Do have a good strategy. Don't try competing with competitors. They are ten times bigger than you and can afford to advertise cheap prices. I believe most people prefer small-medium hosting companies anyway.

  8. #8
    Join Date
    Dec 2004
    Location
    San Francisco, CA
    Posts
    1,905
    Lowering or increasing your prices is not going to get you any sales. Presentation and how you package as well as represent your product and services would make you a sale.

    Price competively, yet profitably. Work on the packaging, marketing and promotion of your services.
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  9. #9
    Join Date
    Dec 2002
    Location
    Los Angeles
    Posts
    559
    Quote Originally Posted by jmcallister
    Friendly competition will be fun.
    You are new...

    All web hosting is the same. Set your price according to the type of clientele you want to attract.

    They did tests in the 1970's where they wrapped 10 cent chocolate bars in gold foil and put a price of $1 on them. They had people compare the two identical - but differently packaged and priced - chocolate bars, and almost unanimously, people said that the $1 chocolate was of a much higher quality and better tasting than the "cheap" 10 cent chocolate.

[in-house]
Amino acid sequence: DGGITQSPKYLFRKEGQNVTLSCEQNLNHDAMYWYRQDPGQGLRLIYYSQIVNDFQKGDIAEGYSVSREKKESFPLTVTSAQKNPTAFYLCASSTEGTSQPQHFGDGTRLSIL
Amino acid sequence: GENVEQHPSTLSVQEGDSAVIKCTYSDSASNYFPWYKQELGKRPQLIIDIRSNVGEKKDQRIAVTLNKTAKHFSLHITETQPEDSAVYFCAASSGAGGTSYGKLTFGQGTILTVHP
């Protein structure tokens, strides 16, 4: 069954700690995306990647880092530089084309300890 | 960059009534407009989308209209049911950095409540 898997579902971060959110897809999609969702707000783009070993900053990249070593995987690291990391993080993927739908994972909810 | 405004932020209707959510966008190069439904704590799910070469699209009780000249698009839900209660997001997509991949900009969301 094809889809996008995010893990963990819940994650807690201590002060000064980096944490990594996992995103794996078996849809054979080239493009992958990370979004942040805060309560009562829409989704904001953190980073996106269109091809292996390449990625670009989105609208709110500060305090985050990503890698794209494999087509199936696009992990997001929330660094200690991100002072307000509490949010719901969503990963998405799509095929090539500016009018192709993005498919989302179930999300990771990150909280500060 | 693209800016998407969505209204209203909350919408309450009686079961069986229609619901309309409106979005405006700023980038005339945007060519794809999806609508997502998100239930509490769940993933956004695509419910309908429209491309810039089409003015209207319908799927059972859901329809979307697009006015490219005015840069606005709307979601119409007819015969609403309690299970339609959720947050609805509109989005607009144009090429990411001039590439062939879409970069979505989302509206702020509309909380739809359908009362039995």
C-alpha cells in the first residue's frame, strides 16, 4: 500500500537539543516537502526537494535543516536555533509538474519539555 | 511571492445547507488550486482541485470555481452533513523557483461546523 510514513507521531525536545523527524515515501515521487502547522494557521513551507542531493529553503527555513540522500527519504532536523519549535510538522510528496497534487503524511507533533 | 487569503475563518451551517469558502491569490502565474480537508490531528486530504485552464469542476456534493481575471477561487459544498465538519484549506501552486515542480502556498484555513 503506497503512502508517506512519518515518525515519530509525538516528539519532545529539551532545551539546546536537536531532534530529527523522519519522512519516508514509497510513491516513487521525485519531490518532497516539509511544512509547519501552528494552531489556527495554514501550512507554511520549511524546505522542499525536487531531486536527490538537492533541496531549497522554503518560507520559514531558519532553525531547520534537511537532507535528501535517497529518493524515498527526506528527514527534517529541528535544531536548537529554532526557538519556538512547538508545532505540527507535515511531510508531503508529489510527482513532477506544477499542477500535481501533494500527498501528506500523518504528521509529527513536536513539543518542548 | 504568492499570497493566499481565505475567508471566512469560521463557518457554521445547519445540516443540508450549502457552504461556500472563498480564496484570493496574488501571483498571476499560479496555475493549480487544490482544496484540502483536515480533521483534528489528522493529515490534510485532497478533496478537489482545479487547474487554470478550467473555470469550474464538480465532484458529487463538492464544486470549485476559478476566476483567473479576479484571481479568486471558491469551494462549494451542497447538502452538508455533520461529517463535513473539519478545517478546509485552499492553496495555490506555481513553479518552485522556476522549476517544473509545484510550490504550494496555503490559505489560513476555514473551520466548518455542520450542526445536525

Web hosting is just like that Hershey bar, kid. You can sell it to someone at any price you choose.
    datapimp - You only get one soul, ya dig?

  10. #10
    Join Date
    Mar 2001
    Posts
    1,434
    Quote Originally Posted by datapimp.com
    You are new...

    All web hosting is the same. Set your price according to the type of clientele you want to attract.

    They did tests in the 1970's where they wrapped 10 cent chocolate bars in gold foil and put a price of $1 on them. They had people compare the two identical - but differently packaged and priced - chocolate bars, and almost unanimously, people said that the $1 chocolate was of a much higher quality and better tasting than the "cheap" 10 cent chocolate.